Oil of Oregano
Clinical Herbalist Reviewed on December 9, 2009 by Paulina Nelega, RH
By now you all know that I consider myself to exemplify perfect health: I am happy and healthy in mind, body and soul. Alright, alright, nobody’s perfect… I have my sometimes unhealthy moments (licorice addiction admitted). Still, I am devoted to transmuting my holiest of all healthy living tips to you, dear readers!
Now that the cold and flu season is upon us, I feel it time to impress upon you one of the most important supplements to stock in our medicine chests: Oil of oregano. Whenever I feel the slightest bit less than my normal 110%, I take a dose – and within a few hours I am back to center!
Oil of oregano is one of Mother Nature’s most powerful weapons in the fight against illness. Most of us know the herb oregano, most famous in its culinary use by the Mediterranean cultures. Its taste can be described as hearty and assertive with a peppery bite and a zing (kind of like my favorite man! But I digress), and blends well with garlic and sauces in dips. Sun exposure intensifies its flavor, and varieties can be found from Greece (more moderate) to Mexico (ole!).
Oregano, a member of the mint family, has special uses in plant medicine. Its name means “joy of the mountains”, and for centuries it has been found growing on mountain-sides under the sun. The ancient Greeks used to crown newlyweds with wreaths of the herb, and adorn graves with sprigs. Oregano has 42 times more antioxidant activity than apples, 30 times more than potatoes, 12 times more than oranges and 4 times more than blueberries (as stated in research published in as issue of the Journal of Agricultural and Food Chemistry). No wonder Greek gods and goddesses were immortal!
To my point, the oil extracted from oregano has now proven to be effective in treating some of the most anti-biotic resistant diseases. At Georgetown University in Washington, D.C., physiology professor Harry Preuss conducted a 2001 study on behalf of an herbal remedy company that showed that oil of oregano protected against certain fungi and the potentially deadly staphylococcus bacteria in tests on a small sample of mice. He also said that oil of oregano can kill some strains of tuberculosis in the petri dish, as well as the bacteria that cause stomach ulcers.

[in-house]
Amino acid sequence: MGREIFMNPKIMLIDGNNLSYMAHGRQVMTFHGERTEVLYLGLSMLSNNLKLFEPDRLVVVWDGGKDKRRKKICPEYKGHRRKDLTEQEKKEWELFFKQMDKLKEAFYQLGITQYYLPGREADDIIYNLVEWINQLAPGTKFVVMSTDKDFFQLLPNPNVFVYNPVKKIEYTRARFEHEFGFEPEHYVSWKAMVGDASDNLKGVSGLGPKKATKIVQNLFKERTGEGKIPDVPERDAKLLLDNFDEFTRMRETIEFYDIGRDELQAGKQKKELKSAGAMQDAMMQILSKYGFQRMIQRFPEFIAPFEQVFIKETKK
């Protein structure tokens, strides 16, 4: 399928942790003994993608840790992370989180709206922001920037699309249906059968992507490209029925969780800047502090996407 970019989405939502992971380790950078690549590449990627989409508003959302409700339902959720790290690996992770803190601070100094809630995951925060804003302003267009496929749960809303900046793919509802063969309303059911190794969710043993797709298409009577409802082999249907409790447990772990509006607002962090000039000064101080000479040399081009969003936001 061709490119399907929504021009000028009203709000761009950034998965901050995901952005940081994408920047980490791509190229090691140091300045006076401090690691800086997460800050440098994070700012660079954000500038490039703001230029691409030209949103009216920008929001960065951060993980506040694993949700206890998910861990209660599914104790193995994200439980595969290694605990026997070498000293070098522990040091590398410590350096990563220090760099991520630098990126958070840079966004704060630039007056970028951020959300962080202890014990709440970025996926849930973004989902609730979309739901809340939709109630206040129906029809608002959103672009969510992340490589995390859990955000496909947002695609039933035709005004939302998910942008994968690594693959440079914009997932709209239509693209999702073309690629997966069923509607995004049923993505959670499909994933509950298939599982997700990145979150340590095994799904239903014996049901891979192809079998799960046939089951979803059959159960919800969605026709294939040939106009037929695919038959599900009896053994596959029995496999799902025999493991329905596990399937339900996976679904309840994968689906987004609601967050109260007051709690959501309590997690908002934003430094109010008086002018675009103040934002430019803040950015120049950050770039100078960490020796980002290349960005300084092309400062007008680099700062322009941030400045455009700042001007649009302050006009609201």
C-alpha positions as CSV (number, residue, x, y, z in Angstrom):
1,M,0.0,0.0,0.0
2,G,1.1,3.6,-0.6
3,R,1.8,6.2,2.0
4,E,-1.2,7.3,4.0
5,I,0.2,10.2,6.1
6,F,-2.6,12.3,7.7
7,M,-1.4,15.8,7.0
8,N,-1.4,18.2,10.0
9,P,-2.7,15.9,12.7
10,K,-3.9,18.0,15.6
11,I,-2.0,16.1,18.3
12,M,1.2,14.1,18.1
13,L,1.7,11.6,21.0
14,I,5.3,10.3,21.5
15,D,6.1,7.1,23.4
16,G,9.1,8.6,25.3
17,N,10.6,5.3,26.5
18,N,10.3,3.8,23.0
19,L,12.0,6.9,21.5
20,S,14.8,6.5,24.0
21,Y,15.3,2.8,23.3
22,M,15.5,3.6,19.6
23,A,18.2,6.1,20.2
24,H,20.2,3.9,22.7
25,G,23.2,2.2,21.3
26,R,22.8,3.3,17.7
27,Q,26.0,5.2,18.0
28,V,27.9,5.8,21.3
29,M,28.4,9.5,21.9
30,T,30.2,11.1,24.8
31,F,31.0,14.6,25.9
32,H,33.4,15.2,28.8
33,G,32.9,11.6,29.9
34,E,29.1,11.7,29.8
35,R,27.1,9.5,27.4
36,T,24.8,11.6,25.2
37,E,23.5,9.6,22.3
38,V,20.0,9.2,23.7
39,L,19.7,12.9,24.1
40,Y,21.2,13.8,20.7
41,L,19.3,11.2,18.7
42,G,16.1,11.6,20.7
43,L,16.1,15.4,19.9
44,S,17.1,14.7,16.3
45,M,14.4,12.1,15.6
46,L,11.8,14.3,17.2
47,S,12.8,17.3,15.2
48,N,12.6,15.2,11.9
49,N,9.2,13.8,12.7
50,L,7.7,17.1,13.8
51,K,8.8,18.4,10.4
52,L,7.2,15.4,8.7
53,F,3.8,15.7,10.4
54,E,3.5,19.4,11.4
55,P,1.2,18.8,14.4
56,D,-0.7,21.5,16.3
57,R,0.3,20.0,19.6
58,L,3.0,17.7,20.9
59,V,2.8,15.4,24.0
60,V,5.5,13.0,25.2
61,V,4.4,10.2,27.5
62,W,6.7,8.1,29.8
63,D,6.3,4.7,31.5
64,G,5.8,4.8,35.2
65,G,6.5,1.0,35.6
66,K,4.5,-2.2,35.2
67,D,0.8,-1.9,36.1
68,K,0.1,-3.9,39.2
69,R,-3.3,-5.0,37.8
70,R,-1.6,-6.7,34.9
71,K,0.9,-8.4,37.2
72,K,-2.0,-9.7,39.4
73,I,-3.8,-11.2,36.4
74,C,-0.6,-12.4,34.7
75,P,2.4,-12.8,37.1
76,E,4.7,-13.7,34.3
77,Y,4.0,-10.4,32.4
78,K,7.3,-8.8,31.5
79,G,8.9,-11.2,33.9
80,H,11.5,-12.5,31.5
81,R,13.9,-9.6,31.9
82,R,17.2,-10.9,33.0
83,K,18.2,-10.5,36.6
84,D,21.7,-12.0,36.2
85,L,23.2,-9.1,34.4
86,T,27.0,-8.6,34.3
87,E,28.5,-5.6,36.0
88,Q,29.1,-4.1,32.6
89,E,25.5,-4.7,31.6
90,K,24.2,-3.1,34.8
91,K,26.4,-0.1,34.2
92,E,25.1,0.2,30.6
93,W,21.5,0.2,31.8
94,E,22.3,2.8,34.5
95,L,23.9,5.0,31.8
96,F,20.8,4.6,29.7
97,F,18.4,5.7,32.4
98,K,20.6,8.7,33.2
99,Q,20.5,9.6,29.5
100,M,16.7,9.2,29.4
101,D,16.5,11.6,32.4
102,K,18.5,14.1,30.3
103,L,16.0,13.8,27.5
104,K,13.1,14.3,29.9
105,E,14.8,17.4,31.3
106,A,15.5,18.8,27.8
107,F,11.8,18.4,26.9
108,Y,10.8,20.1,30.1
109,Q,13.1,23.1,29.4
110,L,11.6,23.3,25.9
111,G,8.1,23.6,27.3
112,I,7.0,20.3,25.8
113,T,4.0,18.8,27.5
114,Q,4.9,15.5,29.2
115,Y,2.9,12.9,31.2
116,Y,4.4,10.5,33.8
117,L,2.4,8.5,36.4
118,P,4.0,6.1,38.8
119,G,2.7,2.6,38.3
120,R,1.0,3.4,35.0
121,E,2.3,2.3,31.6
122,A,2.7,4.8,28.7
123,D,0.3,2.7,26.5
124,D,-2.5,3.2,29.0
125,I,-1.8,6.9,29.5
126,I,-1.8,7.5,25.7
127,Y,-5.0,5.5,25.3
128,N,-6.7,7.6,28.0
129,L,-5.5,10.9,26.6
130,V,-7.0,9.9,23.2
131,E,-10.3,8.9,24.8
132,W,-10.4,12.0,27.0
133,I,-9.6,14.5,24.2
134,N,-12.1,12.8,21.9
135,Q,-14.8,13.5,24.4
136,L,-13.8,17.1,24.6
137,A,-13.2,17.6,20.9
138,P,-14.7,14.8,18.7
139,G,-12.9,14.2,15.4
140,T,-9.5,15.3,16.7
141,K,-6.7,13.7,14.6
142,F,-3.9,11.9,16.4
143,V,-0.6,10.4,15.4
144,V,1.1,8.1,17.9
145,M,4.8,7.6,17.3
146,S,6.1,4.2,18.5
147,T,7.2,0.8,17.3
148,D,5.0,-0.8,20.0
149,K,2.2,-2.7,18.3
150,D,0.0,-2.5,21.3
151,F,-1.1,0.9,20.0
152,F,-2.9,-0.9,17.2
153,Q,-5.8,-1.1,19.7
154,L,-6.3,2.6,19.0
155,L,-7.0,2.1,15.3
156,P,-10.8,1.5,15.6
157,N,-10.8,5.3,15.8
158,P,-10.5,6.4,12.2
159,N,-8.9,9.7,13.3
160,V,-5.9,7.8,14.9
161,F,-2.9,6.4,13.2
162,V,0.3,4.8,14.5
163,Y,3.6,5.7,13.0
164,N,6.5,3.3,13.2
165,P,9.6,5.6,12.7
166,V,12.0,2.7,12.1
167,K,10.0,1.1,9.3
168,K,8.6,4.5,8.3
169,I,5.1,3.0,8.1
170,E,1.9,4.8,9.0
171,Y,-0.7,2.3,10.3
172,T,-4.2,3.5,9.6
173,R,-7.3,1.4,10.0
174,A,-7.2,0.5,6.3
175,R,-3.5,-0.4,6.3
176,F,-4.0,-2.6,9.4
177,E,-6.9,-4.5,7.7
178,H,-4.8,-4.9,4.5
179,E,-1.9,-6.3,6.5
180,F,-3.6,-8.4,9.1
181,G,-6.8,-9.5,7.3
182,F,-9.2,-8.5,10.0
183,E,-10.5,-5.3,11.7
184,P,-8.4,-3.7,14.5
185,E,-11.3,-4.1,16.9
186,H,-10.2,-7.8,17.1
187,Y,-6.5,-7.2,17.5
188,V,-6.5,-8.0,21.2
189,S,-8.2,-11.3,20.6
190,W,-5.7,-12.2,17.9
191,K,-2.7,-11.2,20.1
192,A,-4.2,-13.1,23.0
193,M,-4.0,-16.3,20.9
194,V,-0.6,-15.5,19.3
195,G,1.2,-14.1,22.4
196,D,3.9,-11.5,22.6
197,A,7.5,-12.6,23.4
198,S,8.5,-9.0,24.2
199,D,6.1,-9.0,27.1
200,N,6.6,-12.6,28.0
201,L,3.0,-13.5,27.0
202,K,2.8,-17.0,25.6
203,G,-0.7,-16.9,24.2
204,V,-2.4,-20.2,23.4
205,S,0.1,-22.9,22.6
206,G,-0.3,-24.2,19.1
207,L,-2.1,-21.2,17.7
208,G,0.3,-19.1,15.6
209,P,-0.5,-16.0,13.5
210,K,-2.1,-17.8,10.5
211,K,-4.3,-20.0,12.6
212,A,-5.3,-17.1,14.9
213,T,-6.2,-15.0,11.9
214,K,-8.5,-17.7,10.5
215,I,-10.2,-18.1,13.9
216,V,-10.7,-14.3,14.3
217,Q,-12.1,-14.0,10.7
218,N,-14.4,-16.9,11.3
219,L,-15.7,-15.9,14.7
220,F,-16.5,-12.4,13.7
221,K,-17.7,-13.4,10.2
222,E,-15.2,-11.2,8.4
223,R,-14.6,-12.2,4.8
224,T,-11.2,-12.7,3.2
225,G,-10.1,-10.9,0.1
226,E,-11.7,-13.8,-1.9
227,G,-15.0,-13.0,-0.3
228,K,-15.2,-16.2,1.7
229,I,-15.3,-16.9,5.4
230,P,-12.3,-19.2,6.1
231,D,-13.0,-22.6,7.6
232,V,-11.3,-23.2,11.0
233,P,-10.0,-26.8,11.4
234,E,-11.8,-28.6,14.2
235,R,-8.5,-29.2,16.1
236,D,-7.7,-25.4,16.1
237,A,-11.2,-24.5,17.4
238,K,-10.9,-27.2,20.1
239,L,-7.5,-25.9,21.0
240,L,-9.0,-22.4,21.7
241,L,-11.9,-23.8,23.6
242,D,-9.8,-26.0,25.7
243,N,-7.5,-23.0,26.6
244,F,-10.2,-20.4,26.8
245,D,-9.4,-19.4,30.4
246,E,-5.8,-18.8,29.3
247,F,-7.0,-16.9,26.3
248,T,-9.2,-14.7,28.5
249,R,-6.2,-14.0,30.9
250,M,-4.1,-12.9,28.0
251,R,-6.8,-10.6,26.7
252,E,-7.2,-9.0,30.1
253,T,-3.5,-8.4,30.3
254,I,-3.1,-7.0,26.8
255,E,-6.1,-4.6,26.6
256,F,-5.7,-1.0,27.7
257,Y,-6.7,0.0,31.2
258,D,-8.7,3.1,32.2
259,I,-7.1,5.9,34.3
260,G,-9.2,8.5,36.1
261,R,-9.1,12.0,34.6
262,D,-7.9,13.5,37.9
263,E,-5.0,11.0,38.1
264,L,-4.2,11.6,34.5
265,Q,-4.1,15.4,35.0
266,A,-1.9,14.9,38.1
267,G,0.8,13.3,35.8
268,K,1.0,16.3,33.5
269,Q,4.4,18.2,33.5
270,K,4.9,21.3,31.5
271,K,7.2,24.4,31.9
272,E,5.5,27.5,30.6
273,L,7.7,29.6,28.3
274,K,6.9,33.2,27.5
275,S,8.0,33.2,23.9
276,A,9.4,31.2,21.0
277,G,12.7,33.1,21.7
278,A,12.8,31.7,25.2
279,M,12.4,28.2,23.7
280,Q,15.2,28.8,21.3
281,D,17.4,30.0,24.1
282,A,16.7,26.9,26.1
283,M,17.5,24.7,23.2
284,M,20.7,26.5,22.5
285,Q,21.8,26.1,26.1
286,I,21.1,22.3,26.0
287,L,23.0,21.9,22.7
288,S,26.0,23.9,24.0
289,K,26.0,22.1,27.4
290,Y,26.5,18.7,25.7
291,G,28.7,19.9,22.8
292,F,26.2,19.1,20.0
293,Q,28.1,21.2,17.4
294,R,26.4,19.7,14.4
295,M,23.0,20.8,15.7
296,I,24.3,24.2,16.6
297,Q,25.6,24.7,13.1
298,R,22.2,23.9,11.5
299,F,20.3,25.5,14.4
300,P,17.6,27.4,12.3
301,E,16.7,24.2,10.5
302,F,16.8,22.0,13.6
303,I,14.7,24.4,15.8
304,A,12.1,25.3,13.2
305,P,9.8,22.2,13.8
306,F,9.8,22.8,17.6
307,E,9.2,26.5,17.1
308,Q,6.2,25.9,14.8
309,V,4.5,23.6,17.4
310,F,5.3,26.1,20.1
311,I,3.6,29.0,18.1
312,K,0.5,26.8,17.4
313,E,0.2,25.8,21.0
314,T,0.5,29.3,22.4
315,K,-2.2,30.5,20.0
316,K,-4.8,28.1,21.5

Most people I know take a drop or two under the tongue, or in water. Holy oil of oregan-ow! Does that stuff burn! I prefer oil of oregano in capsules, which are so much easier to take.
And use it in the environment around you: I put it into my aromatherapy burner, and add it to my household cleaners – doorknobs, light switches and telephones all get a weekly wipe!
*A few notes: oil of oregano is incredibly antibacterial, which means it kills all bacteria – bad AND good. Don’t wipe your store of healthy bacteria out – supplement with probiotics (read my article HERE). Consult a physician or naturopath for more information! And keep out of reach of kids – it is way too strong for children under 5.
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Paulina Nelega, RH, has been in private practice as a Clinical Herbalist for over 15 years. She has developed and taught courses in herbal medicine, and her articles on health have appeared in numerous publications. She is very passionate about the healing power of nature. Ask Dr. Jan